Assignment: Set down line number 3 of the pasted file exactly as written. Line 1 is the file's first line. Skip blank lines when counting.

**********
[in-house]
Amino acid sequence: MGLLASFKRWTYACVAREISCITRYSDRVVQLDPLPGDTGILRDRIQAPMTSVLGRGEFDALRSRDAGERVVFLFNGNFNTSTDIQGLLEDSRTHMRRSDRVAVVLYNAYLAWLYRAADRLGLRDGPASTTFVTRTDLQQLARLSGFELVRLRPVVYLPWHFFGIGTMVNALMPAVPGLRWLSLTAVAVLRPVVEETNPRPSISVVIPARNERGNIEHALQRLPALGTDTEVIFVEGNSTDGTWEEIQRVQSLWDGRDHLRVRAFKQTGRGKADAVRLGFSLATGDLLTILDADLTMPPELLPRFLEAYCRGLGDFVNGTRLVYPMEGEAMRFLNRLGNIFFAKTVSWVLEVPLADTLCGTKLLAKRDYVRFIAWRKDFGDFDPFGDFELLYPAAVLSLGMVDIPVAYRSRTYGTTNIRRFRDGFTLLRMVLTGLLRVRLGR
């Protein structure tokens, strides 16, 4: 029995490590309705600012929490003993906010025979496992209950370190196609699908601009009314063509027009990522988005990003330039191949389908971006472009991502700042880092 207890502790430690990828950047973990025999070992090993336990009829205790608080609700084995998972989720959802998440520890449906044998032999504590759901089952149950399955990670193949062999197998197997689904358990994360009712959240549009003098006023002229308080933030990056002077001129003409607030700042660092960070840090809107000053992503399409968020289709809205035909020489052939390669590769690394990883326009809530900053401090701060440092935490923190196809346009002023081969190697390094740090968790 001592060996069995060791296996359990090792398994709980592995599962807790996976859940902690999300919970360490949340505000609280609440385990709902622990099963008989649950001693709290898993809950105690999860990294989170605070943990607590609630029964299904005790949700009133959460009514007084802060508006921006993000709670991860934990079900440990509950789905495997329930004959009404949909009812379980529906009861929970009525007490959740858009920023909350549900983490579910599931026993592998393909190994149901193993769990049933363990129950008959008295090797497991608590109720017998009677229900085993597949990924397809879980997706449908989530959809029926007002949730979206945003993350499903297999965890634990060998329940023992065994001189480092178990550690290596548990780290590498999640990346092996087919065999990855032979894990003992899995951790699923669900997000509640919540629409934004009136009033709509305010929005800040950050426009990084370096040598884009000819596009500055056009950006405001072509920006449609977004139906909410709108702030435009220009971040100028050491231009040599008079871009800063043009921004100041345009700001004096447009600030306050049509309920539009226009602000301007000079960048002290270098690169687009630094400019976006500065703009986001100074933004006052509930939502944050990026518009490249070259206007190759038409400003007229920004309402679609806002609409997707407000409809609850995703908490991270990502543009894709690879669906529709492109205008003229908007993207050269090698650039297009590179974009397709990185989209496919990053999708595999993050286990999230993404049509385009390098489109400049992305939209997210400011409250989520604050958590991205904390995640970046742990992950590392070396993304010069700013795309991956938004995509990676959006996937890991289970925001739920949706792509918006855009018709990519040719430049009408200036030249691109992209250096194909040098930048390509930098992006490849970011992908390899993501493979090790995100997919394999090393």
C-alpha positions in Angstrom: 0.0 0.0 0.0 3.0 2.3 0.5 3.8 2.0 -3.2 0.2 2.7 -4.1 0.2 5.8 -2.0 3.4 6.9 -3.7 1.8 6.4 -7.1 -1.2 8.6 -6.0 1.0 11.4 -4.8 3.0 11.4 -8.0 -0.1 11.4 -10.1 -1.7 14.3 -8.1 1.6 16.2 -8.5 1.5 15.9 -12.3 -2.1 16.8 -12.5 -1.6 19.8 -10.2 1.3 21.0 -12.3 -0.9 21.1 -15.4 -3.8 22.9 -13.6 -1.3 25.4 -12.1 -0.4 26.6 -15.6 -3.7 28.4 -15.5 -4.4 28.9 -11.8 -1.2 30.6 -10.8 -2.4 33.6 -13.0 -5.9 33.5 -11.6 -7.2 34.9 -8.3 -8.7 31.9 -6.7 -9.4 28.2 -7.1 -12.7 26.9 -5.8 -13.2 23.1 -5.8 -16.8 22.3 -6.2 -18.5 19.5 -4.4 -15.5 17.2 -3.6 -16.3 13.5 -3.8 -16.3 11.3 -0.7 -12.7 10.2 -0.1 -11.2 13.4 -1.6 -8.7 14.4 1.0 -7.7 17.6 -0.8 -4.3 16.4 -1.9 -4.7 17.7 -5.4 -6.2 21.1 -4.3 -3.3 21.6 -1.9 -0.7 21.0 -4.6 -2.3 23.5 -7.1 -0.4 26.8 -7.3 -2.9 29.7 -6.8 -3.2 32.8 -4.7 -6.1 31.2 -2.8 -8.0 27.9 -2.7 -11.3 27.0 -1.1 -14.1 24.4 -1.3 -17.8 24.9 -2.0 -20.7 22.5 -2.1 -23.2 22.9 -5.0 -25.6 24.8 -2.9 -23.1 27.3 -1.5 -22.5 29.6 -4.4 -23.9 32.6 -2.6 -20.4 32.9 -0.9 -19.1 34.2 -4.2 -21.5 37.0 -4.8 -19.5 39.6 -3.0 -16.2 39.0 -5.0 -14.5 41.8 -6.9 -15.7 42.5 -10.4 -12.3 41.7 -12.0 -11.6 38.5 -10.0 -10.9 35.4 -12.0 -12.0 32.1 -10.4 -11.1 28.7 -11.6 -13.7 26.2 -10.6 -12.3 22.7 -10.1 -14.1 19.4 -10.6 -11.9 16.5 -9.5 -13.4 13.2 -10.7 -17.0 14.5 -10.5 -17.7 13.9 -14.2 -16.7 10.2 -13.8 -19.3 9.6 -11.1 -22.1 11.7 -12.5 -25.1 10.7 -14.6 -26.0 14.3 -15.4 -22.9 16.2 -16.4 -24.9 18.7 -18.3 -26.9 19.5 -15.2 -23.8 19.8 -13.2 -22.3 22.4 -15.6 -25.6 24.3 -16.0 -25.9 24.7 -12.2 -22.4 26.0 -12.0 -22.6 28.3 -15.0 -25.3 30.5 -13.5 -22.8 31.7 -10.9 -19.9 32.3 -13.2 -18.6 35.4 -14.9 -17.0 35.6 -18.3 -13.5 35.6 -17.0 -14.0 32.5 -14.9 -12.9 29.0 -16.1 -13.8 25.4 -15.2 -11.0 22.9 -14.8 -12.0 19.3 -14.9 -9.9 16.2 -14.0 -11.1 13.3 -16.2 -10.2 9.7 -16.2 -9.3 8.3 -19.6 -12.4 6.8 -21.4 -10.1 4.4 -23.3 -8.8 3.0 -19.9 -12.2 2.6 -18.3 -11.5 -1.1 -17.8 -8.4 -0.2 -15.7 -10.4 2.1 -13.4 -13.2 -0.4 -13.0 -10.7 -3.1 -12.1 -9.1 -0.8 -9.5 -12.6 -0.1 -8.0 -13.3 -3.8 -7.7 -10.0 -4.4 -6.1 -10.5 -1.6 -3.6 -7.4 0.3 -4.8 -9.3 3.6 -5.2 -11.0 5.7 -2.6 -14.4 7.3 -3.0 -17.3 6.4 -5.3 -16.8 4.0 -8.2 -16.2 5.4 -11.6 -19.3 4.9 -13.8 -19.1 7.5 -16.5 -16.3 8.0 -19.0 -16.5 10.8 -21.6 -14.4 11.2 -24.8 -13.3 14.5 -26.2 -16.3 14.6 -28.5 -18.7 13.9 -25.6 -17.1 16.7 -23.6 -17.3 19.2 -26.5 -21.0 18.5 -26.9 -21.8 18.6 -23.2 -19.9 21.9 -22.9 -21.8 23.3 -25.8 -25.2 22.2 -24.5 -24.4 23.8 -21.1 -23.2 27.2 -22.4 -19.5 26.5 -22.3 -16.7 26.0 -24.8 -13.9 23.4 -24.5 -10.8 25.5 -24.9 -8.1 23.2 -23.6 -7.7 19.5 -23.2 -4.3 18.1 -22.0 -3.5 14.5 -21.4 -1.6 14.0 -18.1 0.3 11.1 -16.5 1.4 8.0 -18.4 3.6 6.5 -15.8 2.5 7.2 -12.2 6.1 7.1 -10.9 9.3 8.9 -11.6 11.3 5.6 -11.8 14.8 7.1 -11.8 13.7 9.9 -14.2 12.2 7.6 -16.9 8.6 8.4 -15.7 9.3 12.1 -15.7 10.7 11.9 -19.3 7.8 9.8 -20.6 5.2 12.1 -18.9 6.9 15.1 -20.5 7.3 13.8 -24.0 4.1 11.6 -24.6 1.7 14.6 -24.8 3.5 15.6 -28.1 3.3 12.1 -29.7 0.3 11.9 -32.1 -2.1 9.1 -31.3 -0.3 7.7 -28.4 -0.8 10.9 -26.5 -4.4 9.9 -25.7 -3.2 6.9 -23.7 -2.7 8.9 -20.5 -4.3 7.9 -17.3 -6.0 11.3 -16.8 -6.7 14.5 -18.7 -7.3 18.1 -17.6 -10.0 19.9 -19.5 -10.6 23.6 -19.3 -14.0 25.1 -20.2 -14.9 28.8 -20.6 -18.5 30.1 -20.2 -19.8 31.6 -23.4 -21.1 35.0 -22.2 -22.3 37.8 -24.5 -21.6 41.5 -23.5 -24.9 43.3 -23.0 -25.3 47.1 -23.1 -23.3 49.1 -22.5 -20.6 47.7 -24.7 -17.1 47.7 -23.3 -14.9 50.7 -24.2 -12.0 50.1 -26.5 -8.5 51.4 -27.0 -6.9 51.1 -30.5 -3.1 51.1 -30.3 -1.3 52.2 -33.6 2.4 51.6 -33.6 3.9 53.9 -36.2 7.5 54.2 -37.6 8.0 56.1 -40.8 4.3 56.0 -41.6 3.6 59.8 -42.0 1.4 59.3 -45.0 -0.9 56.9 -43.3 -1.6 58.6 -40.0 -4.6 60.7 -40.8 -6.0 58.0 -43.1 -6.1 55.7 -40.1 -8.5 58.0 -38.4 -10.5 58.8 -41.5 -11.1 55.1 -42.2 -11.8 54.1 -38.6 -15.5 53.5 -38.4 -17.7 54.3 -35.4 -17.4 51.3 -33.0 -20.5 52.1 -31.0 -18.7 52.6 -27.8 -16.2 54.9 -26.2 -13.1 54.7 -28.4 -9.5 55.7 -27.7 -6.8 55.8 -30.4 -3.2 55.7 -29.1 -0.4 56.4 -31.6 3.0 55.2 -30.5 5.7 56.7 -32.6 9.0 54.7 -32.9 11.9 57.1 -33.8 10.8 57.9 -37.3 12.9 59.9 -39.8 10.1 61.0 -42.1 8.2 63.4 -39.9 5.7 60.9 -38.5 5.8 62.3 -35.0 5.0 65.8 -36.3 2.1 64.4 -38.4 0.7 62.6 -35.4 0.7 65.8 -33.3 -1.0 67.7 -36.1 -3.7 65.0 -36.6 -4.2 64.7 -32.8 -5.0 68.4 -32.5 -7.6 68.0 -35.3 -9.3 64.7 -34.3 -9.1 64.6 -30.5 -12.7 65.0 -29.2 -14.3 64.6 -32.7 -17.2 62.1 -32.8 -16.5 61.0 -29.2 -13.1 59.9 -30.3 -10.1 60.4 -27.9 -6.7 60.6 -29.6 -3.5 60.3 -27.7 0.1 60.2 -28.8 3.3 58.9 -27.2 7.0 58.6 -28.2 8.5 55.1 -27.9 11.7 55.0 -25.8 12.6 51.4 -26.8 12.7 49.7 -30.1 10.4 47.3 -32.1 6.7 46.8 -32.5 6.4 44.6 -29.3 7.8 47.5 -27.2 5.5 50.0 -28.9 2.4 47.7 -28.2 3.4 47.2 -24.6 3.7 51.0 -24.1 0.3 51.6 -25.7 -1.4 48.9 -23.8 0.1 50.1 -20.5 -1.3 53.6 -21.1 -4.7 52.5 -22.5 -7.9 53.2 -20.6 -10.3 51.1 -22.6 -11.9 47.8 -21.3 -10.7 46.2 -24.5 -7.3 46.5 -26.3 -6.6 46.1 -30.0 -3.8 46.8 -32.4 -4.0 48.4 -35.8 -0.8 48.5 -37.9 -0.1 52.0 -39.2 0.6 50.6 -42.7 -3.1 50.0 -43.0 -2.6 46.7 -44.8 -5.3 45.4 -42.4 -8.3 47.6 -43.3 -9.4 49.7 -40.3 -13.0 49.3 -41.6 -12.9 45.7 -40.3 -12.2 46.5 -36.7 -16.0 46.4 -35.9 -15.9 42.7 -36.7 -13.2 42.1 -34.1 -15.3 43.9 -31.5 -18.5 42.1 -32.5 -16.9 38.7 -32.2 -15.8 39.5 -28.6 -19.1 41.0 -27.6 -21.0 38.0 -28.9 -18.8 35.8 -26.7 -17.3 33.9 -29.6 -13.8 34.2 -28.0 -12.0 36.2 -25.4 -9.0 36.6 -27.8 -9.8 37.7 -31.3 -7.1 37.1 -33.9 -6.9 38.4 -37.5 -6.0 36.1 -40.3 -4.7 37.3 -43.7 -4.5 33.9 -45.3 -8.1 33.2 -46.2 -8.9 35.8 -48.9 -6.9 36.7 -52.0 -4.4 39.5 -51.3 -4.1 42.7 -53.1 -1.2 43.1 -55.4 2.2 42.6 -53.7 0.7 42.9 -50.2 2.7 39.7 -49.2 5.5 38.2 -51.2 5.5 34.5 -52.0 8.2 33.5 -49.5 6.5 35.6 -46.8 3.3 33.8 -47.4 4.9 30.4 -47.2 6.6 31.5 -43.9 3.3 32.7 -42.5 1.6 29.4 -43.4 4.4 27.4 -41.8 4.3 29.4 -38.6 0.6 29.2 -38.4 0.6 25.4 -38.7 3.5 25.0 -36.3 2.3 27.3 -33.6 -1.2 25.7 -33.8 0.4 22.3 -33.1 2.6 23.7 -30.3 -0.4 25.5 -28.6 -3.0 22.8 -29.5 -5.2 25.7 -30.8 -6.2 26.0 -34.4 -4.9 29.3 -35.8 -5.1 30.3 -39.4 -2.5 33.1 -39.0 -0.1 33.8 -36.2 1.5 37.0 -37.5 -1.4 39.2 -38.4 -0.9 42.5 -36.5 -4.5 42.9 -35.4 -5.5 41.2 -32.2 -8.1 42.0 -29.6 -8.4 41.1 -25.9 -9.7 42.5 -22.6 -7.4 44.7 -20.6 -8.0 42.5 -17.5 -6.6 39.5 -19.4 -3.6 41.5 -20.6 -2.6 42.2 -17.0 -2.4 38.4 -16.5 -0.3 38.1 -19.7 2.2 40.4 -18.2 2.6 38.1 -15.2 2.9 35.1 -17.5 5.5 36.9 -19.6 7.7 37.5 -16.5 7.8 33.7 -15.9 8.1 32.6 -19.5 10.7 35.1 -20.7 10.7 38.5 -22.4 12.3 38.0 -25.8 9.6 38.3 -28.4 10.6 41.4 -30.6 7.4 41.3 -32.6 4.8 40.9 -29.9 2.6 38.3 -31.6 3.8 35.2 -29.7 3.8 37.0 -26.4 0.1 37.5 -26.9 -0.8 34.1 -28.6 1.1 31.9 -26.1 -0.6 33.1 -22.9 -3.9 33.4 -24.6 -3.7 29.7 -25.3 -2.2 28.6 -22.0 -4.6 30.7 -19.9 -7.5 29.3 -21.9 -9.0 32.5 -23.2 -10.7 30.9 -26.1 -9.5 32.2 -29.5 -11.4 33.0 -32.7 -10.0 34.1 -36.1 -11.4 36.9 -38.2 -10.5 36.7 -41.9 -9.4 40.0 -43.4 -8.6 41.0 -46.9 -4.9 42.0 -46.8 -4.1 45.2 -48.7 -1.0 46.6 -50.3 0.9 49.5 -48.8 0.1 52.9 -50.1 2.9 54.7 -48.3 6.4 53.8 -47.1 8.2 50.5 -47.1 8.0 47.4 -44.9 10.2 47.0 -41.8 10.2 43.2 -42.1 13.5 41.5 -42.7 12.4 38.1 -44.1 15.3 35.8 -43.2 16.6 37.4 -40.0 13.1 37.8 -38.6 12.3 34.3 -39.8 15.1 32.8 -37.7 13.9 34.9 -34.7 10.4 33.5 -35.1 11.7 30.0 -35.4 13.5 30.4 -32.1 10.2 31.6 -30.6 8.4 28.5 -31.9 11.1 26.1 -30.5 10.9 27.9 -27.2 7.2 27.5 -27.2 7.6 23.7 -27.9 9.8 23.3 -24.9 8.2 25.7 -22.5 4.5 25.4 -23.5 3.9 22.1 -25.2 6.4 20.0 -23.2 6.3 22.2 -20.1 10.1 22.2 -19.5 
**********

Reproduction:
């Protein structure tokens, strides 16, 4: 029995490590309705600012929490003993906010025979496992209950370190196609699908601009009314063509027009990522988005990003330039191949389908971006472009991502700042880092 207890502790430690990828950047973990025999070992090993336990009829205790608080609700084995998972989720959802998440520890449906044998032999504590759901089952149950399955990670193949062999197998197997689904358990994360009712959240549009003098006023002229308080933030990056002077001129003409607030700042660092960070840090809107000053992503399409968020289709809205035909020489052939390669590769690394990883326009809530900053401090701060440092935490923190196809346009002023081969190697390094740090968790 001592060996069995060791296996359990090792398994709980592995599962807790996976859940902690999300919970360490949340505000609280609440385990709902622990099963008989649950001693709290898993809950105690999860990294989170605070943990607590609630029964299904005790949700009133959460009514007084802060508006921006993000709670991860934990079900440990509950789905495997329930004959009404949909009812379980529906009861929970009525007490959740858009920023909350549900983490579910599931026993592998393909190994149901193993769990049933363990129950008959008295090797497991608590109720017998009677229900085993597949990924397809879980997706449908989530959809029926007002949730979206945003993350499903297999965890634990060998329940023992065994001189480092178990550690290596548990780290590498999640990346092996087919065999990855032979894990003992899995951790699923669900997000509640919540629409934004009136009033709509305010929005800040950050426009990084370096040598884009000819596009500055056009950006405001072509920006449609977004139906909410709108702030435009220009971040100028050491231009040599008079871009800063043009921004100041345009700001004096447009600030306050049509309920539009226009602000301007000079960048002290270098690169687009630094400019976006500065703009986001100074933004006052509930939502944050990026518009490249070259206007190759038409400003007229920004309402679609806002609409997707407000409809609850995703908490991270990502543009894709690879669906529709492109205008003229908007993207050269090698650039297009590179974009397709990185989209496919990053999708595999993050286990999230993404049509385009390098489109400049992305939209997210400011409250989520604050958590991205904390995640970046742990992950590392070396993304010069700013795309991956938004995509990676959006996937890991289970925001739920949706792509918006855009018709990519040719430049009408200036030249691109992209250096194909040098930048390509930098992006490849970011992908390899993501493979090790995100997919394999090393």